Summary Background Regenerative Medicine (RM) techniques aimed at the musculoskeletal system are increasingly translated to clinical trials and patient care. This revolutionary era in science raises novel ethical challenges. One of these challenges concerns the appropriate choice of the comparator in (randomized controlled) trials, including the ethically contentious use of sham procedures. To date, only general guidelines regarding the choice of the comparator exist. Objective To provide specific guidelines for clinical trial comparator choice in musculoskeletal RM. Methods In this manuscript, we discuss the ethics of comparator selection in RM trials. First, we make a classification of RM interventions according to different health states from disease prevention, return to normal health, postponing RM treatment, supplementing RM treatment, substituting RM treatment, improving RM outcome, and slowing progression. Subsequently, per objective, the accompanying ethical points to consider are evaluated with support from the available literature. Results a sham procedure is demonstrated to be an ethically acceptable comparator in RM trials with certain objectives, but less appropriate for musculoskeletal RM interventions that aim at preventing disease or substituting a surgical treatment. The latter may be compared to ‘standard of care’. Conclusion From a scientific perspective, choosing the correct comparator based on ethical guidelines is a step forward in the success of musculoskeletal RM.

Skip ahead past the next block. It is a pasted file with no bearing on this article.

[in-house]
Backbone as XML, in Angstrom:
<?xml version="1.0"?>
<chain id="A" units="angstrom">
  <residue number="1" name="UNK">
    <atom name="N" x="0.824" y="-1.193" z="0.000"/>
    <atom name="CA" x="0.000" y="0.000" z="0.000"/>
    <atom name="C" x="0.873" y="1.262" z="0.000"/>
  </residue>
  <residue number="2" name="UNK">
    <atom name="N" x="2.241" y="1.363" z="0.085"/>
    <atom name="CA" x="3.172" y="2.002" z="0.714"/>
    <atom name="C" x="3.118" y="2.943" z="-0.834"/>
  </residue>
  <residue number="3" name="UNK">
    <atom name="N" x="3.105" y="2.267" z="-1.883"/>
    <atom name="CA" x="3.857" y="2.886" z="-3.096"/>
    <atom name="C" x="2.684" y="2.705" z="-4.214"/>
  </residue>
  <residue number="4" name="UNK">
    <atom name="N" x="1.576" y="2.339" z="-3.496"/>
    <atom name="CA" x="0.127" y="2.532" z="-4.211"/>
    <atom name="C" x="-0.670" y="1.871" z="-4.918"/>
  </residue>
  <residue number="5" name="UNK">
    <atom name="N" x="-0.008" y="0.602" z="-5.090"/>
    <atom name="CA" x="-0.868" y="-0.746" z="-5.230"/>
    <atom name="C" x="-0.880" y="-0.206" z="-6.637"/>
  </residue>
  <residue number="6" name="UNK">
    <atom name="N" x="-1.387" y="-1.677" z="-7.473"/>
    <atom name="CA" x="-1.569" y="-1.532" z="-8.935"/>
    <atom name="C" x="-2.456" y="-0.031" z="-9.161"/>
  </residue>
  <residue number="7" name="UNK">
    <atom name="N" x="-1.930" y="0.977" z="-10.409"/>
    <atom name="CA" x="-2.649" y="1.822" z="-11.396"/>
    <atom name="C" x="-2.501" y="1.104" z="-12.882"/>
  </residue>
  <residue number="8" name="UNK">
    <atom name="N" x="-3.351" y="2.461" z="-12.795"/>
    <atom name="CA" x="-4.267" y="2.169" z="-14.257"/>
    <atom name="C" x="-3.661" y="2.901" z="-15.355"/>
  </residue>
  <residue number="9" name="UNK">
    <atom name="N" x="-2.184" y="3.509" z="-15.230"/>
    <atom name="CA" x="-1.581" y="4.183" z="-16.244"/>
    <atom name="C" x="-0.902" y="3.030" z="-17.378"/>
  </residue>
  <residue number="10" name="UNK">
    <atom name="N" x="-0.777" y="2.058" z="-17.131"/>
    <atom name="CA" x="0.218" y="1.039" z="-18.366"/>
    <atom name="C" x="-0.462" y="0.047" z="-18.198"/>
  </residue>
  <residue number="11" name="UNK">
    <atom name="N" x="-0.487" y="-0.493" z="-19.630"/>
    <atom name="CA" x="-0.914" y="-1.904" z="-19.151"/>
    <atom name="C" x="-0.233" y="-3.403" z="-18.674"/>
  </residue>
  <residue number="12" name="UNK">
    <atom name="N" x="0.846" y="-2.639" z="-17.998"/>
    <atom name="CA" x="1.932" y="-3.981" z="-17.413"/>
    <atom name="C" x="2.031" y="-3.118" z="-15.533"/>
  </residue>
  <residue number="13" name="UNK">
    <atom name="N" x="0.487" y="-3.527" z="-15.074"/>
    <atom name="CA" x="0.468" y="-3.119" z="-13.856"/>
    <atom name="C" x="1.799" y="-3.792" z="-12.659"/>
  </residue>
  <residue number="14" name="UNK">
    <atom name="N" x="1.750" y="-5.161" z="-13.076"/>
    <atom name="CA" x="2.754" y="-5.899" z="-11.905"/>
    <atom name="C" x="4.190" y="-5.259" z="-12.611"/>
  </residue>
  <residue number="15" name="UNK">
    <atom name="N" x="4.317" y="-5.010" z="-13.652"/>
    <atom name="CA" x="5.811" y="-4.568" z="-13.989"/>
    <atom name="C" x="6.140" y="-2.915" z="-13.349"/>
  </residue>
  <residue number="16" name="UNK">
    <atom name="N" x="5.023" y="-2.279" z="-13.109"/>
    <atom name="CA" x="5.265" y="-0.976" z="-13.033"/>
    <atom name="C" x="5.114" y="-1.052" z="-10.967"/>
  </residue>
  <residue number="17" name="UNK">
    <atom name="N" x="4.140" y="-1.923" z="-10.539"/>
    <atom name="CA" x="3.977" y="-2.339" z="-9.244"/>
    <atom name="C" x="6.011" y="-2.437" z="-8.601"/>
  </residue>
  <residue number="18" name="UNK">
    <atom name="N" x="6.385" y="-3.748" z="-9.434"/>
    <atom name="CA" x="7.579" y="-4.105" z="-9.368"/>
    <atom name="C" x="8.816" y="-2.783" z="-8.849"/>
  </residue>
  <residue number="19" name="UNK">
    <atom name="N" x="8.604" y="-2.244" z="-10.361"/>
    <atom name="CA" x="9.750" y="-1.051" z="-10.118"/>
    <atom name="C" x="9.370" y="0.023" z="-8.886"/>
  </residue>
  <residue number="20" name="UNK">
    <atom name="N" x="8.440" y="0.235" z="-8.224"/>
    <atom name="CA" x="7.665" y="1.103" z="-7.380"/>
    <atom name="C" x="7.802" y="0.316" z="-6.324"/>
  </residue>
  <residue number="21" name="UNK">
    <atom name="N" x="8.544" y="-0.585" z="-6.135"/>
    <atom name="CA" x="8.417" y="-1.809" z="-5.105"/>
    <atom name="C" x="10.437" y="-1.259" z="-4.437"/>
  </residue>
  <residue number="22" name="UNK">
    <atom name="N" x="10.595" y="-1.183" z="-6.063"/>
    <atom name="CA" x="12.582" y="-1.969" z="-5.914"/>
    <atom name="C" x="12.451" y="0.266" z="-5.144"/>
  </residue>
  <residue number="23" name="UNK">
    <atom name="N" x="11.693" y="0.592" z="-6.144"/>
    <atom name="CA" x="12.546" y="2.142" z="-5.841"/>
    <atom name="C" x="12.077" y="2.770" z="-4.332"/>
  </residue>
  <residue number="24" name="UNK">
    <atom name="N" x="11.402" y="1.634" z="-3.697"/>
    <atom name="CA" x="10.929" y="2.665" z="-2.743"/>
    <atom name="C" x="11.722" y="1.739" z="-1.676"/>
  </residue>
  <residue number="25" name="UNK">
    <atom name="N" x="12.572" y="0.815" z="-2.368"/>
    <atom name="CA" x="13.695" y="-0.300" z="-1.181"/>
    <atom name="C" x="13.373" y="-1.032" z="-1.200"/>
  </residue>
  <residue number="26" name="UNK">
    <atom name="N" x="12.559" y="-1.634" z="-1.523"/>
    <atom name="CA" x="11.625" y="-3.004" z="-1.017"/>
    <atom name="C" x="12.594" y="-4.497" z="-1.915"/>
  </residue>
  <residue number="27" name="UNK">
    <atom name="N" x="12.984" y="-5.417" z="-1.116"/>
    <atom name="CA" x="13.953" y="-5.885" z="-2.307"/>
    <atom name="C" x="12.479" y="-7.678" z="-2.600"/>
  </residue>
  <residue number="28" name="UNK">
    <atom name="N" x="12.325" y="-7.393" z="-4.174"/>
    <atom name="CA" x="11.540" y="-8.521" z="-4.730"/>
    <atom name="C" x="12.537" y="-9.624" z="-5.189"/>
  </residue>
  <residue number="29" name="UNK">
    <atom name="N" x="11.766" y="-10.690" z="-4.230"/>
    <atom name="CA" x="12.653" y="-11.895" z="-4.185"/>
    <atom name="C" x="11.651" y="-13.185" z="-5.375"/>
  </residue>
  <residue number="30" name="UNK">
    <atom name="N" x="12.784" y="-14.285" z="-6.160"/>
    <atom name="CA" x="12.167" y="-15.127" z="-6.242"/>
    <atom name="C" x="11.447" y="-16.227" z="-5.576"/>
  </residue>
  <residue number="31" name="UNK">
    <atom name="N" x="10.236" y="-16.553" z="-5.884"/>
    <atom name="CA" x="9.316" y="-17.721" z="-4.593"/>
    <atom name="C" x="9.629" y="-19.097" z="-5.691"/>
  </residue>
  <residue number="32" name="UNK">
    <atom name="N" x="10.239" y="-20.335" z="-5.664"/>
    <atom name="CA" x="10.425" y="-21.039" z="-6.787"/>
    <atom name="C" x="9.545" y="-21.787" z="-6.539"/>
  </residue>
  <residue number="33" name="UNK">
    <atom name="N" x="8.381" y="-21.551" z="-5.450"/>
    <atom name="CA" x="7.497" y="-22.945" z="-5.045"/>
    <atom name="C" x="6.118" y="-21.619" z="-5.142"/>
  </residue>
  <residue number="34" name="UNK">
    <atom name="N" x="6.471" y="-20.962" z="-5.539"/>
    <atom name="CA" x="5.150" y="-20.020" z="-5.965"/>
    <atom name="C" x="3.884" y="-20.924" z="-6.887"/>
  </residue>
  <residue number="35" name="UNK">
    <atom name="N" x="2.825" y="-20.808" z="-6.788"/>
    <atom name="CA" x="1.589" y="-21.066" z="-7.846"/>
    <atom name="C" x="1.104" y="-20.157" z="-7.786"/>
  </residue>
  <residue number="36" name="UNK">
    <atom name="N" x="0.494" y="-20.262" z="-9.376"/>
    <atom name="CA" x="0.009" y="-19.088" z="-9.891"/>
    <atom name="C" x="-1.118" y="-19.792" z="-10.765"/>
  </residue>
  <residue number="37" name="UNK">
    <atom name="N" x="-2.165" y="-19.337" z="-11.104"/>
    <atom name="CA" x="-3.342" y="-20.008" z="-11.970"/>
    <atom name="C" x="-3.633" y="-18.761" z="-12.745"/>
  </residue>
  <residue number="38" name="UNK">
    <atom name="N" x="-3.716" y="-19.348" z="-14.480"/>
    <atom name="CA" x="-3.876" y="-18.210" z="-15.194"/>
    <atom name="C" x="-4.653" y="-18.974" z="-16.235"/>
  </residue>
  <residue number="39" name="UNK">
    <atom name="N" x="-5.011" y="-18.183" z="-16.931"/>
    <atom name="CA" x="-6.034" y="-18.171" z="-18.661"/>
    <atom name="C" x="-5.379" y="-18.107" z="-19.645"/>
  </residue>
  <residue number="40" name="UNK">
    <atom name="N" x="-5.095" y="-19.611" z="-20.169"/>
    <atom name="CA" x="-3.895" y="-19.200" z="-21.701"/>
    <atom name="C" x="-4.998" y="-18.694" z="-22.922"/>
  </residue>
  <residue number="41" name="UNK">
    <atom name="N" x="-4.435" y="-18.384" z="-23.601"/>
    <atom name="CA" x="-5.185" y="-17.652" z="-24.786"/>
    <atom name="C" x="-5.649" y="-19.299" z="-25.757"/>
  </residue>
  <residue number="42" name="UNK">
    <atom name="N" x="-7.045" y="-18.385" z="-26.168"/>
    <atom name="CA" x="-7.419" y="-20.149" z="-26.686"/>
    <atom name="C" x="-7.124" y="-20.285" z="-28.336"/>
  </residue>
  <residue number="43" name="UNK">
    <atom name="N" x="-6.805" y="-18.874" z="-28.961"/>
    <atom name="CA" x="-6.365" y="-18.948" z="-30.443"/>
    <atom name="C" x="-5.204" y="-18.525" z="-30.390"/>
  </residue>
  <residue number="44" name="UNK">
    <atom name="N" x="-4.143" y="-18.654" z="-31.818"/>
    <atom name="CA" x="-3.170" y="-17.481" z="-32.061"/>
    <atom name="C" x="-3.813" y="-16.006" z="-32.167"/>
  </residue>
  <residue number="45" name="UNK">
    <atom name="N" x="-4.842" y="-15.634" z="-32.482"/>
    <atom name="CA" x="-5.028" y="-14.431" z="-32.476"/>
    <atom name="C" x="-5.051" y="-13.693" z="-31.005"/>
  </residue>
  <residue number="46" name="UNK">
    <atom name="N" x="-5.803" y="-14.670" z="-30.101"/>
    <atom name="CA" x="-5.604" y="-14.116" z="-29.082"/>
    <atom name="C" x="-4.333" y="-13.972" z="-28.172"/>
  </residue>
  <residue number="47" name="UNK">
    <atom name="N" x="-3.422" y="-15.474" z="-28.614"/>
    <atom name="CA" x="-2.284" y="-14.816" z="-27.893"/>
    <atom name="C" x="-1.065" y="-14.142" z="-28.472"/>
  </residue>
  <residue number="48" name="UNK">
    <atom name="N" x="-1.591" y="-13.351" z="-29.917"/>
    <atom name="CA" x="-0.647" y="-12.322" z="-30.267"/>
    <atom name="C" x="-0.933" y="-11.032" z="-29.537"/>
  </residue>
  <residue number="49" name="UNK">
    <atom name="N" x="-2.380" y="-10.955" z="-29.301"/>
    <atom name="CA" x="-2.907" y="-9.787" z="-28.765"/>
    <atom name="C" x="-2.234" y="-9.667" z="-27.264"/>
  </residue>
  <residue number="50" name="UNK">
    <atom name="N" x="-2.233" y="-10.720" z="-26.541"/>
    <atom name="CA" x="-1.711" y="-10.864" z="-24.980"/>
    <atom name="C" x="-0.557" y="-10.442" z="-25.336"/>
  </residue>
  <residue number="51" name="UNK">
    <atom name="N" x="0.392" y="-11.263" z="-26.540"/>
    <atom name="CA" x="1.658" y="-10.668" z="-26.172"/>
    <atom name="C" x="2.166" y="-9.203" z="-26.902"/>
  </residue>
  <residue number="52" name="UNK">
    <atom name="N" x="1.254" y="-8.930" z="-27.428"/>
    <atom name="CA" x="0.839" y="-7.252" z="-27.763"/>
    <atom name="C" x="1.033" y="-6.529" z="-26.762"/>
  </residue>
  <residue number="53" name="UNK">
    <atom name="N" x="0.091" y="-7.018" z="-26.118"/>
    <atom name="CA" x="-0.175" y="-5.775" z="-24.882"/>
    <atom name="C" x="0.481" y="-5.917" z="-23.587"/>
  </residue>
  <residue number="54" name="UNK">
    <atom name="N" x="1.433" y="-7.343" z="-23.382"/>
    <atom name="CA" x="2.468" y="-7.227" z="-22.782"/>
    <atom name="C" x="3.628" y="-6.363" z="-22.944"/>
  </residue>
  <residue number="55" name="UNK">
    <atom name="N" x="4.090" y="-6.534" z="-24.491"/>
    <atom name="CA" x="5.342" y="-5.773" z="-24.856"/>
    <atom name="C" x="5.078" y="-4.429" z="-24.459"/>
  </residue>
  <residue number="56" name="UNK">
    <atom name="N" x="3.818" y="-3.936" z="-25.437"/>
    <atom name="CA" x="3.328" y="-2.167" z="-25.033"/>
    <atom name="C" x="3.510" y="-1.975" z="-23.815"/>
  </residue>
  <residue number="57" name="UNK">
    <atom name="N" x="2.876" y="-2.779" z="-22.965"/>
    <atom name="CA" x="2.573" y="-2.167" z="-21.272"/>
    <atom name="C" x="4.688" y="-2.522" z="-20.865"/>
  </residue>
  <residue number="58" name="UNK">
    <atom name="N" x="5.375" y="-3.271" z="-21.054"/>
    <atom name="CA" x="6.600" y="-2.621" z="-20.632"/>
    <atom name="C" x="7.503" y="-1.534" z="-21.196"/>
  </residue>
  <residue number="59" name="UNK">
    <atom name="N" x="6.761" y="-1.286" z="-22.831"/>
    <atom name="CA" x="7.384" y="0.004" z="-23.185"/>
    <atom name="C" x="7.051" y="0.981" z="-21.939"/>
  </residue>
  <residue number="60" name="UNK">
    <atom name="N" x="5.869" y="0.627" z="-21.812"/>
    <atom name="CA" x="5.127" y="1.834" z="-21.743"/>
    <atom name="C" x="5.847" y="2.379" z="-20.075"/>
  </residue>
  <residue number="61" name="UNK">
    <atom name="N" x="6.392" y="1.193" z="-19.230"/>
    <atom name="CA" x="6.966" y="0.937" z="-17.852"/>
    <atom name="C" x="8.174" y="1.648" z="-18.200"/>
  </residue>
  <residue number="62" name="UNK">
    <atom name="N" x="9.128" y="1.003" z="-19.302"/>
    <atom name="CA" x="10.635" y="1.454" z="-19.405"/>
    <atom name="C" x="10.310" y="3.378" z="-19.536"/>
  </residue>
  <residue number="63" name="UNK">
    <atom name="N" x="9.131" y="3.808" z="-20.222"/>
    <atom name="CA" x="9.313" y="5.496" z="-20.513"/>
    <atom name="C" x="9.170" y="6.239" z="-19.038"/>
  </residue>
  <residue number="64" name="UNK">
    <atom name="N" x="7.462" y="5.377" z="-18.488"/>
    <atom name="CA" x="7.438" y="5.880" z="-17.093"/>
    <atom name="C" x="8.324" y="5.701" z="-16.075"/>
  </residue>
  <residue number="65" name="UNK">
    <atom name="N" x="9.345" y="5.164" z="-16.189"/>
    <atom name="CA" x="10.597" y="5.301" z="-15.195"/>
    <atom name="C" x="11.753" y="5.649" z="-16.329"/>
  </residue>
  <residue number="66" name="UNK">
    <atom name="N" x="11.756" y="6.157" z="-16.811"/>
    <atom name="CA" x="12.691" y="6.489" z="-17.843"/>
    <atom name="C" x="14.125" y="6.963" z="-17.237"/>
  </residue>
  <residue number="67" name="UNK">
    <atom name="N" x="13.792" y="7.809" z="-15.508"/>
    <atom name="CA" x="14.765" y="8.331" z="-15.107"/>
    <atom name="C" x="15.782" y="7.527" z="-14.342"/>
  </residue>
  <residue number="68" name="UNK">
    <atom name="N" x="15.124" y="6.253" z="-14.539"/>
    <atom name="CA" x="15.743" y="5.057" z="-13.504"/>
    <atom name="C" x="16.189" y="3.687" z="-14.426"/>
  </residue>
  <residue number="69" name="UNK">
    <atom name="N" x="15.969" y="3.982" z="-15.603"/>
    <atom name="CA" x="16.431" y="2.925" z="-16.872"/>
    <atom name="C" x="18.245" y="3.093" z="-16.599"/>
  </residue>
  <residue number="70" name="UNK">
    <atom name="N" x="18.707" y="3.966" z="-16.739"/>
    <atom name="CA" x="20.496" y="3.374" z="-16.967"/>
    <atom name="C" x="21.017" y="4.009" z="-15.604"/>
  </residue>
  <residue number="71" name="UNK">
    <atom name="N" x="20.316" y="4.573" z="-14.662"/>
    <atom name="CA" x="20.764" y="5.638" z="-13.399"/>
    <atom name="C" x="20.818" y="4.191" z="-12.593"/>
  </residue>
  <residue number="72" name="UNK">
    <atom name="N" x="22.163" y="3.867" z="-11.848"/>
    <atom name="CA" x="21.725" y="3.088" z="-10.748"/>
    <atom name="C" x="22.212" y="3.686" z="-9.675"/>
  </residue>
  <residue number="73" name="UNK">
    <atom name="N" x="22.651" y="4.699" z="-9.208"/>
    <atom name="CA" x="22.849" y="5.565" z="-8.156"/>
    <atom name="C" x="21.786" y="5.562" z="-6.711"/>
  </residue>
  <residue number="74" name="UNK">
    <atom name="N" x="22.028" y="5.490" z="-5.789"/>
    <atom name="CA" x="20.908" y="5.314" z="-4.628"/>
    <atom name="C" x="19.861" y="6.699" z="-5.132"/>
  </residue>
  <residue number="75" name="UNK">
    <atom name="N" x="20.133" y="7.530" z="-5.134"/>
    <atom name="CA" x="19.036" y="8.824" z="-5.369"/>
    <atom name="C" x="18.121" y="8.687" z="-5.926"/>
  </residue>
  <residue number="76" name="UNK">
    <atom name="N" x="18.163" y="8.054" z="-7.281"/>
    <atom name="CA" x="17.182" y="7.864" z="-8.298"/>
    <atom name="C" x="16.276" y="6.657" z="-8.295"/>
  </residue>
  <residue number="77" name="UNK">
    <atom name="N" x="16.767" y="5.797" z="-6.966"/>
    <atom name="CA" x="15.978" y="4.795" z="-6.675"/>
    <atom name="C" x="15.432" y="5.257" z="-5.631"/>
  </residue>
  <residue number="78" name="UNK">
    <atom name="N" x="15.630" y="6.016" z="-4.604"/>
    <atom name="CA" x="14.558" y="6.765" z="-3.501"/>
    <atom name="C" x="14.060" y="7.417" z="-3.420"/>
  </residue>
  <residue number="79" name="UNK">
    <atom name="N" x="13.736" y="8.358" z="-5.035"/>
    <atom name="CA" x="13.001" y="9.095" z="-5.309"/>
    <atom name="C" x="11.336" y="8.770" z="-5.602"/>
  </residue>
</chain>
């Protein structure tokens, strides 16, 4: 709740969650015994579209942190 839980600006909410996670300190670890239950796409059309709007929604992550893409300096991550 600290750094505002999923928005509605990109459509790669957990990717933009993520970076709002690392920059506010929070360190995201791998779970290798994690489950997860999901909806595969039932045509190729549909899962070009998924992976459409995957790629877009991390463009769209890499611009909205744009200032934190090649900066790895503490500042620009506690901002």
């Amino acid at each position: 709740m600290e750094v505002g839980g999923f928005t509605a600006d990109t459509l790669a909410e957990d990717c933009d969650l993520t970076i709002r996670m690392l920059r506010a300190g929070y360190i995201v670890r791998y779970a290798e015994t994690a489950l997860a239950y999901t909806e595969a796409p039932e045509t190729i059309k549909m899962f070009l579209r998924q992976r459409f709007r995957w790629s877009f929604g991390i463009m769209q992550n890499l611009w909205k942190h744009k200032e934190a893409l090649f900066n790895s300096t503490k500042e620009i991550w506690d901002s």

Full Access Link: Osteoarthritis and Cartilage